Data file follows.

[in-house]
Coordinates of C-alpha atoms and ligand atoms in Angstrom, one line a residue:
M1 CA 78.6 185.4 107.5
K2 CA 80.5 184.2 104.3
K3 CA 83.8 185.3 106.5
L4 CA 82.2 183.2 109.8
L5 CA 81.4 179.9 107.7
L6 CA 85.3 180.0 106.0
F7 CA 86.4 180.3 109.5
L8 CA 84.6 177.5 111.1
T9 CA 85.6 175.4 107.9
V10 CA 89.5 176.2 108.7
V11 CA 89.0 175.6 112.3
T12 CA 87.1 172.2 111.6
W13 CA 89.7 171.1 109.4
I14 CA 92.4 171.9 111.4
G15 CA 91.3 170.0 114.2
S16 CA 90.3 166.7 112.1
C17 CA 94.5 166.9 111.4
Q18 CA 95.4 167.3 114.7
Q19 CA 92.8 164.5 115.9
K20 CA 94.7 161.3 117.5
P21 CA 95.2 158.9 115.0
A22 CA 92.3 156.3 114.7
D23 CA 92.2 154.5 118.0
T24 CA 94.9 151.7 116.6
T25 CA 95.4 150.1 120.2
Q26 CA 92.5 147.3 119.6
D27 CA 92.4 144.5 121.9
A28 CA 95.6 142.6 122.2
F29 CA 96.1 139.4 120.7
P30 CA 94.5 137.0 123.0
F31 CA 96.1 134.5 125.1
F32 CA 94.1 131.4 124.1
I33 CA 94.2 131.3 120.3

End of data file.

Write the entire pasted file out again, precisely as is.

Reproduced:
[in-house]
Coordinates of C-alpha atoms and ligand atoms in Angstrom, one line a residue:
M1 CA 78.6 185.4 107.5
K2 CA 80.5 184.2 104.3
K3 CA 83.8 185.3 106.5
L4 CA 82.2 183.2 109.8
L5 CA 81.4 179.9 107.7
L6 CA 85.3 180.0 106.0
F7 CA 86.4 180.3 109.5
L8 CA 84.6 177.5 111.1
T9 CA 85.6 175.4 107.9
V10 CA 89.5 176.2 108.7
V11 CA 89.0 175.6 112.3
T12 CA 87.1 172.2 111.6
W13 CA 89.7 171.1 109.4
I14 CA 92.4 171.9 111.4
G15 CA 91.3 170.0 114.2
S16 CA 90.3 166.7 112.1
C17 CA 94.5 166.9 111.4
Q18 CA 95.4 167.3 114.7
Q19 CA 92.8 164.5 115.9
K20 CA 94.7 161.3 117.5
P21 CA 95.2 158.9 115.0
A22 CA 92.3 156.3 114.7
D23 CA 92.2 154.5 118.0
T24 CA 94.9 151.7 116.6
T25 CA 95.4 150.1 120.2
Q26 CA 92.5 147.3 119.6
D27 CA 92.4 144.5 121.9
A28 CA 95.6 142.6 122.2
F29 CA 96.1 139.4 120.7
P30 CA 94.5 137.0 123.0
F31 CA 96.1 134.5 125.1
F32 CA 94.1 131.4 124.1
I33 CA 94.2 131.3 120.3